The Battle of Britain Germany plans invasion of Britain; begins with air attacks in 1940 British use air force, radar, code-breaking to resist Germany Battle of Britain — Air war over Britain that lasted until May 1941 (first air battle) Stunned by British resistance, Hitler calls off attacks Britain was last country to resist country to resist Germany Germany
Maximum Axis Control (Sept 1942)
Battle of the Atlantic 1939 – 1945 (Jan – July 1943 were decisive) German U-Boats were sinking unprotected U.S. and other Allies' merchant ships Allies began using convoys to protect ships The Allies also used a sonar system to detect German U-Boats The Germans were very successful in the beginning, but by mid , the Allies had the upper hand Remember German U-boat domination in WWI?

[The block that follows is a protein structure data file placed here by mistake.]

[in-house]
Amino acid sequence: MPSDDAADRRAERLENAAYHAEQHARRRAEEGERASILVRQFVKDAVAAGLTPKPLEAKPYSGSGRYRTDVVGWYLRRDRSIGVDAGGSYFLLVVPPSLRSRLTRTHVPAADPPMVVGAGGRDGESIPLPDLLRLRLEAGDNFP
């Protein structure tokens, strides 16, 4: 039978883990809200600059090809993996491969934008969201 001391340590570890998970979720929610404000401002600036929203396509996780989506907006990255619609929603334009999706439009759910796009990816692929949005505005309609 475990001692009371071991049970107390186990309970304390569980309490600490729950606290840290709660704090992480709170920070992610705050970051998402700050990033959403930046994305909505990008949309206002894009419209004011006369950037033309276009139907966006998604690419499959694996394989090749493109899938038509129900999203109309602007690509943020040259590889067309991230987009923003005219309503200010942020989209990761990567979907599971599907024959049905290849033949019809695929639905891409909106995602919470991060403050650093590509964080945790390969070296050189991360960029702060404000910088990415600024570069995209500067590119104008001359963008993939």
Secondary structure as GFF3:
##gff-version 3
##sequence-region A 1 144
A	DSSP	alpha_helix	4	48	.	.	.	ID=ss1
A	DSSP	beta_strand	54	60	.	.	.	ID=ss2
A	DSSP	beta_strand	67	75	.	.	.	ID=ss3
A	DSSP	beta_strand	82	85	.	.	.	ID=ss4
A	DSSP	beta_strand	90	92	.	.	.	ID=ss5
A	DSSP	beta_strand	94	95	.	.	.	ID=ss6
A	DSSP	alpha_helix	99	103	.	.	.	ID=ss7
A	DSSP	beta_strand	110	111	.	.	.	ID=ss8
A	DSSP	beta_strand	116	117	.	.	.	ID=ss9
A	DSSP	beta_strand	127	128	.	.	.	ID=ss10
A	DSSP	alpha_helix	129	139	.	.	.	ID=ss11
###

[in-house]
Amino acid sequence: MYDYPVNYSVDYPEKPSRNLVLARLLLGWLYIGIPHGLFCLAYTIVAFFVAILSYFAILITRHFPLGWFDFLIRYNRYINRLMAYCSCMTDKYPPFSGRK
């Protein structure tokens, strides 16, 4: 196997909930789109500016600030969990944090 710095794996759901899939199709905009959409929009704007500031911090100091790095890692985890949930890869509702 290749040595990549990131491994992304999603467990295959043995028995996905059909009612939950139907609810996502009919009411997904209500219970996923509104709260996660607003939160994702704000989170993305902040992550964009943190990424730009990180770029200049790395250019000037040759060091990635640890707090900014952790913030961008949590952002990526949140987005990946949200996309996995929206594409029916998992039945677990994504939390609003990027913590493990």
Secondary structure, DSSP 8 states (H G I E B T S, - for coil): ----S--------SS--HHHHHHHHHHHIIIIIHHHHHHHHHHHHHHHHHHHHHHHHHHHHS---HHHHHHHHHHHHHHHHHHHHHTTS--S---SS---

"The Battle of the Atlantic was the only thing that really frightened me" - Winston Churchill.
The Mediterranean and the Eastern Front Axis Forces Attack North Africa (Italy) Mussolini and Italy at first neutral Mussolini declares war on France and Britain after German victory September 1940 — Mussolini attacks British in North Africa
The Mediterranean and the Eastern Front Britain Strikes Back December 1940 — British attack and drive Italians back Erwin Rommel (Desert Fox), German general, battles British in North Africa In 1942, Rommel first retreats then succeeds against British
The Mediterranean and the Eastern Front The War in the Balkans Hitler plans to invade Soviet Union; moves to take Balkan countries Hitler invades Yugoslavia and Greece in April 1941; both fall quickly Operation Marita began on April 6, 1941, with German troops invading Greece through Bulgaria